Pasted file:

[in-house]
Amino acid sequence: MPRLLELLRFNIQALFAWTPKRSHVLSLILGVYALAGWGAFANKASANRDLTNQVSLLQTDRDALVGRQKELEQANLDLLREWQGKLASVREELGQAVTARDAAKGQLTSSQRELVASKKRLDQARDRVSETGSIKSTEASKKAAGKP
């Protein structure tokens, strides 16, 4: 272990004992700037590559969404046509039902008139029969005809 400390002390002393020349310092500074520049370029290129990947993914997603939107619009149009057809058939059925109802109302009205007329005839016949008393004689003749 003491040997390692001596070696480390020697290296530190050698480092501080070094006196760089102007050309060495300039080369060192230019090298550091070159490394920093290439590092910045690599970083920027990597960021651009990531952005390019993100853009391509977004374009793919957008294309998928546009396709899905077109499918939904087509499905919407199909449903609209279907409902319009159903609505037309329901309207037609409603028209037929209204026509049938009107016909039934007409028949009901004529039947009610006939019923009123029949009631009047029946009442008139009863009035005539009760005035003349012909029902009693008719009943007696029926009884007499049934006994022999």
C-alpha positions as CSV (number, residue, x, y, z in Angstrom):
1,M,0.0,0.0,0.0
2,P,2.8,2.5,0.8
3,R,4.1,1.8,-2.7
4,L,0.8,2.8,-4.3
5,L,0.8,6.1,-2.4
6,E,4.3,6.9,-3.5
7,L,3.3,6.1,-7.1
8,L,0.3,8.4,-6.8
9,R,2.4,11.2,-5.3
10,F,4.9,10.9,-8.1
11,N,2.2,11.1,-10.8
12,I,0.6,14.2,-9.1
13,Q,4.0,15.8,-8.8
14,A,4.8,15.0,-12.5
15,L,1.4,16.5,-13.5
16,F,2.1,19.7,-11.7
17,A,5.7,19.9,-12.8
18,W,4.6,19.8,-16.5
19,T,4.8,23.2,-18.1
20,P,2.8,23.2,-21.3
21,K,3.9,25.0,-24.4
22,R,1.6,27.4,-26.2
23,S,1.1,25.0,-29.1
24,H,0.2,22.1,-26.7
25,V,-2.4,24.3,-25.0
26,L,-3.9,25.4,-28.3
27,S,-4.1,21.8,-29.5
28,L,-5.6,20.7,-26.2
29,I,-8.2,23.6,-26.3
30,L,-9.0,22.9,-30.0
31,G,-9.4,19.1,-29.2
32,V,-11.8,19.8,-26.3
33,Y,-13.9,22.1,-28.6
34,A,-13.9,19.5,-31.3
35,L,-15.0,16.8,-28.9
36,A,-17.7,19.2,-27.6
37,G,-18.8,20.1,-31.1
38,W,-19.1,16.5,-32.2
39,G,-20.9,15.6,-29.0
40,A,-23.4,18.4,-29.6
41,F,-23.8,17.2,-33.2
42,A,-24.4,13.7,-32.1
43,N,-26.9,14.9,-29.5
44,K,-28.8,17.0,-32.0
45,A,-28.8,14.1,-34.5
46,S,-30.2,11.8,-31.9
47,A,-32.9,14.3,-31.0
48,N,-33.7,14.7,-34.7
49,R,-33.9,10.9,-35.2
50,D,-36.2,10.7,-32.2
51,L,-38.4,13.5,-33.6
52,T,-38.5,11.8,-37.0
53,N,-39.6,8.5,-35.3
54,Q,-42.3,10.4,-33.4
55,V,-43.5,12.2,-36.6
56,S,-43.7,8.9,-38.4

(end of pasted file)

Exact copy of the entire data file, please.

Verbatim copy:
[in-house]
Amino acid sequence: MPRLLELLRFNIQALFAWTPKRSHVLSLILGVYALAGWGAFANKASANRDLTNQVSLLQTDRDALVGRQKELEQANLDLLREWQGKLASVREELGQAVTARDAAKGQLTSSQRELVASKKRLDQARDRVSETGSIKSTEASKKAAGKP
């Protein structure tokens, strides 16, 4: 272990004992700037590559969404046509039902008139029969005809 400390002390002393020349310092500074520049370029290129990947993914997603939107619009149009057809058939059925109802109302009205007329005839016949008393004689003749 003491040997390692001596070696480390020697290296530190050698480092501080070094006196760089102007050309060495300039080369060192230019090298550091070159490394920093290439590092910045690599970083920027990597960021651009990531952005390019993100853009391509977004374009793919957008294309998928546009396709899905077109499918939904087509499905919407199909449903609209279907409902319009159903609505037309329901309207037609409603028209037929209204026509049938009107016909039934007409028949009901004529039947009610006939019923009123029949009631009047029946009442008139009863009035005539009760005035003349012909029902009693008719009943007696029926009884007499049934006994022999």
C-alpha positions as CSV (number, residue, x, y, z in Angstrom):
1,M,0.0,0.0,0.0
2,P,2.8,2.5,0.8
3,R,4.1,1.8,-2.7
4,L,0.8,2.8,-4.3
5,L,0.8,6.1,-2.4
6,E,4.3,6.9,-3.5
7,L,3.3,6.1,-7.1
8,L,0.3,8.4,-6.8
9,R,2.4,11.2,-5.3
10,F,4.9,10.9,-8.1
11,N,2.2,11.1,-10.8
12,I,0.6,14.2,-9.1
13,Q,4.0,15.8,-8.8
14,A,4.8,15.0,-12.5
15,L,1.4,16.5,-13.5
16,F,2.1,19.7,-11.7
17,A,5.7,19.9,-12.8
18,W,4.6,19.8,-16.5
19,T,4.8,23.2,-18.1
20,P,2.8,23.2,-21.3
21,K,3.9,25.0,-24.4
22,R,1.6,27.4,-26.2
23,S,1.1,25.0,-29.1
24,H,0.2,22.1,-26.7
25,V,-2.4,24.3,-25.0
26,L,-3.9,25.4,-28.3
27,S,-4.1,21.8,-29.5
28,L,-5.6,20.7,-26.2
29,I,-8.2,23.6,-26.3
30,L,-9.0,22.9,-30.0
31,G,-9.4,19.1,-29.2
32,V,-11.8,19.8,-26.3
33,Y,-13.9,22.1,-28.6
34,A,-13.9,19.5,-31.3
35,L,-15.0,16.8,-28.9
36,A,-17.7,19.2,-27.6
37,G,-18.8,20.1,-31.1
38,W,-19.1,16.5,-32.2
39,G,-20.9,15.6,-29.0
40,A,-23.4,18.4,-29.6
41,F,-23.8,17.2,-33.2
42,A,-24.4,13.7,-32.1
43,N,-26.9,14.9,-29.5
44,K,-28.8,17.0,-32.0
45,A,-28.8,14.1,-34.5
46,S,-30.2,11.8,-31.9
47,A,-32.9,14.3,-31.0
48,N,-33.7,14.7,-34.7
49,R,-33.9,10.9,-35.2
50,D,-36.2,10.7,-32.2
51,L,-38.4,13.5,-33.6
52,T,-38.5,11.8,-37.0
53,N,-39.6,8.5,-35.3
54,Q,-42.3,10.4,-33.4
55,V,-43.5,12.2,-36.6
56,S,-43.7,8.9,-38.4